Timing is everything, and when hedge-fund manager Michael Berger bet that the first Internet stock bubble would pop in 1996, 1997, 1998, and 1999, his timing stunk. Specifically, the ill-timed bets cost Berger’s Manhattan Investment Fund $400 million. This didn’t stop Berger, however, who raised $575 million by allegedly forging statements saying the fund was going gangbusters. The scheme collapsed in January 2000, about 20 minutes before the Internet bubble did, in fact, pop–whereupon Berger pleaded guilty to the aforementioned fraud, attempted to withdraw his guilty plea on the grounds that he had been insane to plead guilty, and then went on the lam.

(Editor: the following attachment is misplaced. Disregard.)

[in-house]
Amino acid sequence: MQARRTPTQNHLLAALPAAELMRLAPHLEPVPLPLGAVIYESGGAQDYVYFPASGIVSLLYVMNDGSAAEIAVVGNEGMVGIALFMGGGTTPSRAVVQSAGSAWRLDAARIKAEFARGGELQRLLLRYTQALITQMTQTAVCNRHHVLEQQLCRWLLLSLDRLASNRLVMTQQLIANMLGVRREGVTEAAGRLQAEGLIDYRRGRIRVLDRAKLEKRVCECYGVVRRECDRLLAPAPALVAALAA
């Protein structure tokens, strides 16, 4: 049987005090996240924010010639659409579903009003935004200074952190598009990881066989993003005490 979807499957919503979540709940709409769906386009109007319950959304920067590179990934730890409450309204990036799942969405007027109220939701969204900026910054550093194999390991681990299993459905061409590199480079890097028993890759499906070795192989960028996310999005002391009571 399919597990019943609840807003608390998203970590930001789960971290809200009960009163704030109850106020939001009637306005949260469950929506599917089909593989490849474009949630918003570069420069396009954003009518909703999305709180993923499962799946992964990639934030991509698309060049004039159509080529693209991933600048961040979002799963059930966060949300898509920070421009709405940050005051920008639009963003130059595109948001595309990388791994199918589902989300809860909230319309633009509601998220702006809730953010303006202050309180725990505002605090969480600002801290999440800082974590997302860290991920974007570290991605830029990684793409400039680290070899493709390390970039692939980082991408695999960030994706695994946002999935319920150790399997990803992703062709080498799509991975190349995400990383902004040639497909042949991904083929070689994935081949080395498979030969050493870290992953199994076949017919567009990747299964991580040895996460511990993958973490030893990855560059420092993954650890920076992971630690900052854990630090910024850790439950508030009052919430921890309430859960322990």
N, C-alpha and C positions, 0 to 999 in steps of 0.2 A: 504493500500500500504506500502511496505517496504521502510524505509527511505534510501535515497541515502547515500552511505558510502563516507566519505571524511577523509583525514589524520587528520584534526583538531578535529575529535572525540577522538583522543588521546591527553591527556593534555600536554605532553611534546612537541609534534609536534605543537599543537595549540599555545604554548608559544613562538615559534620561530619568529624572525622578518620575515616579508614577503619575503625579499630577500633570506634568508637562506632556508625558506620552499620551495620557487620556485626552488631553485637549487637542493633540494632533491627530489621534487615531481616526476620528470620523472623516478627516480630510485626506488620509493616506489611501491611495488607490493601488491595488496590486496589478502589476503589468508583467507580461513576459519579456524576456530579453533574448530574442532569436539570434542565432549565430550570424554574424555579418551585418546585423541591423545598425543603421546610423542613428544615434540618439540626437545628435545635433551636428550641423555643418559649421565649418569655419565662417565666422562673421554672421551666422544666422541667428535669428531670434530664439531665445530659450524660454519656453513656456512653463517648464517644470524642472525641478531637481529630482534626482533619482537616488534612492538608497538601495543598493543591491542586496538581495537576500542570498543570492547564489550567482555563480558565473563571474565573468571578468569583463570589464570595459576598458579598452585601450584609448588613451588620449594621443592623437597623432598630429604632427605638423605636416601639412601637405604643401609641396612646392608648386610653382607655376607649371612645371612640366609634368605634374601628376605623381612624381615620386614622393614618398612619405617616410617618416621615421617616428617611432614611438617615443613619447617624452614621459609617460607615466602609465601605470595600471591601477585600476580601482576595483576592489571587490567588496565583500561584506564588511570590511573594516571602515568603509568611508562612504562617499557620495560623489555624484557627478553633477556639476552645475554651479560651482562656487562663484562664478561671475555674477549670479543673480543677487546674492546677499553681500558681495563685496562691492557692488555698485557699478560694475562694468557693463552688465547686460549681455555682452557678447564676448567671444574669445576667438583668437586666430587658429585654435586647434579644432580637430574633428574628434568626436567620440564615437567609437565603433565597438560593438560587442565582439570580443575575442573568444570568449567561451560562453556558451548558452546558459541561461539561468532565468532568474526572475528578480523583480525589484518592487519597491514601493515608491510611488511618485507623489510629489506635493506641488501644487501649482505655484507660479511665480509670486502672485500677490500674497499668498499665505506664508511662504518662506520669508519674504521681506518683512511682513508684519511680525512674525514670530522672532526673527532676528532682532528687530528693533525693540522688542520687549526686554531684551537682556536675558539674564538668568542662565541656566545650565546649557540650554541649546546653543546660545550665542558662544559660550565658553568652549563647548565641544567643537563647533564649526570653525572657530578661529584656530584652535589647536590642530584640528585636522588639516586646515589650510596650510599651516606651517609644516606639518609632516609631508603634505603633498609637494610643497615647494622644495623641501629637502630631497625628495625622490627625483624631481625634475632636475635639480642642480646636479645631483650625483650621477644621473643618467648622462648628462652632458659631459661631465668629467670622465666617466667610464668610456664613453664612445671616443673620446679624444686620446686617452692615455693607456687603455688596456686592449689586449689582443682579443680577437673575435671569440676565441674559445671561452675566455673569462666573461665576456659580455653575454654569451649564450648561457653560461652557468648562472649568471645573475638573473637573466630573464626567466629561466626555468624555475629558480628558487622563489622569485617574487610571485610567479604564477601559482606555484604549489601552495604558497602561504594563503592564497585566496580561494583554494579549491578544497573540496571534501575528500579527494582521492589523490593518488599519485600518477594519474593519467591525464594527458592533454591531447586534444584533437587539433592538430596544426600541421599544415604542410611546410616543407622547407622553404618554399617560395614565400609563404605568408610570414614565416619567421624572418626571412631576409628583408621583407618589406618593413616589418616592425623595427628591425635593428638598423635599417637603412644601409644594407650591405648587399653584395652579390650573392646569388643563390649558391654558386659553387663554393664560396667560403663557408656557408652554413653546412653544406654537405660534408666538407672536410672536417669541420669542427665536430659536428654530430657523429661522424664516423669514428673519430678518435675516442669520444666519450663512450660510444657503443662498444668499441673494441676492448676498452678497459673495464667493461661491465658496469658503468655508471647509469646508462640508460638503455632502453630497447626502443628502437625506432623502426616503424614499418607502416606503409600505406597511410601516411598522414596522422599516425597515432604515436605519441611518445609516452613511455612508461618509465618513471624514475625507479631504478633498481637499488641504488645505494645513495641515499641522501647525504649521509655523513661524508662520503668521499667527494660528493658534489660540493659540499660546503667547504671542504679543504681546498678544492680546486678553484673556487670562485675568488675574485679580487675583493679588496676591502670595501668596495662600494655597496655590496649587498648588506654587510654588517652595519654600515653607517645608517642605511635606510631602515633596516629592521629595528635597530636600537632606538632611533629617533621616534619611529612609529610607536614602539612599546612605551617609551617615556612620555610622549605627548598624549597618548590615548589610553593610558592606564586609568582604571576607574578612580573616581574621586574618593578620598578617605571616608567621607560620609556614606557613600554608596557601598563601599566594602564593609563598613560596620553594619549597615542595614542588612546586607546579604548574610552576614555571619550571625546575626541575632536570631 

That was five years ago–and no one’s seen hide nor hair of the mysterious “Michael B” since. Until today, that is, when an international cooperation between the FBI and Austria’s federal police found him holed up in Vienna.
The good news for Berger? As an Austrian citizen, he can’t be extradited to the US. The bad news? Austria has also charged him with fraud.
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